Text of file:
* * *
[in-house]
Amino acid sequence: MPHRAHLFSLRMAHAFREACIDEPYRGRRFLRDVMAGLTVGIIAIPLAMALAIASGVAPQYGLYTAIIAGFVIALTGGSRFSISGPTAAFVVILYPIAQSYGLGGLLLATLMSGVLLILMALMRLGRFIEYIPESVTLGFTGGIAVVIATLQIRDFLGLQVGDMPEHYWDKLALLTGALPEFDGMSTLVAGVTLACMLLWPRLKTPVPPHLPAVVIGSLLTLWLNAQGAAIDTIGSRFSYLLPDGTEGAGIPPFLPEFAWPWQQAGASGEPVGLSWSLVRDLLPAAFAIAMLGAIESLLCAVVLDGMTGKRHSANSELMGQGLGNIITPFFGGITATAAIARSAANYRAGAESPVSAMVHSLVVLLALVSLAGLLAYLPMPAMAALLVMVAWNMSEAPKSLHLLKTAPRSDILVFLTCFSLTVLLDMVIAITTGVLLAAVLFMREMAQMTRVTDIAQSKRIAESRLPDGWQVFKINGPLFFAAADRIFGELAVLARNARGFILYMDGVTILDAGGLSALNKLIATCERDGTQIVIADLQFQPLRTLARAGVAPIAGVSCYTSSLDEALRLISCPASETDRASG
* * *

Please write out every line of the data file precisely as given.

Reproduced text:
[in-house]
Amino acid sequence: MPHRAHLFSLRMAHAFREACIDEPYRGRRFLRDVMAGLTVGIIAIPLAMALAIASGVAPQYGLYTAIIAGFVIALTGGSRFSISGPTAAFVVILYPIAQSYGLGGLLLATLMSGVLLILMALMRLGRFIEYIPESVTLGFTGGIAVVIATLQIRDFLGLQVGDMPEHYWDKLALLTGALPEFDGMSTLVAGVTLACMLLWPRLKTPVPPHLPAVVIGSLLTLWLNAQGAAIDTIGSRFSYLLPDGTEGAGIPPFLPEFAWPWQQAGASGEPVGLSWSLVRDLLPAAFAIAMLGAIESLLCAVVLDGMTGKRHSANSELMGQGLGNIITPFFGGITATAAIARSAANYRAGAESPVSAMVHSLVVLLALVSLAGLLAYLPMPAMAALLVMVAWNMSEAPKSLHLLKTAPRSDILVFLTCFSLTVLLDMVIAITTGVLLAAVLFMREMAQMTRVTDIAQSKRIAESRLPDGWQVFKINGPLFFAAADRIFGELAVLARNARGFILYMDGVTILDAGGLSALNKLIATCERDGTQIVIADLQFQPLRTLARAGVAPIAGVSCYTSSLDEALRLISCPASETDRASG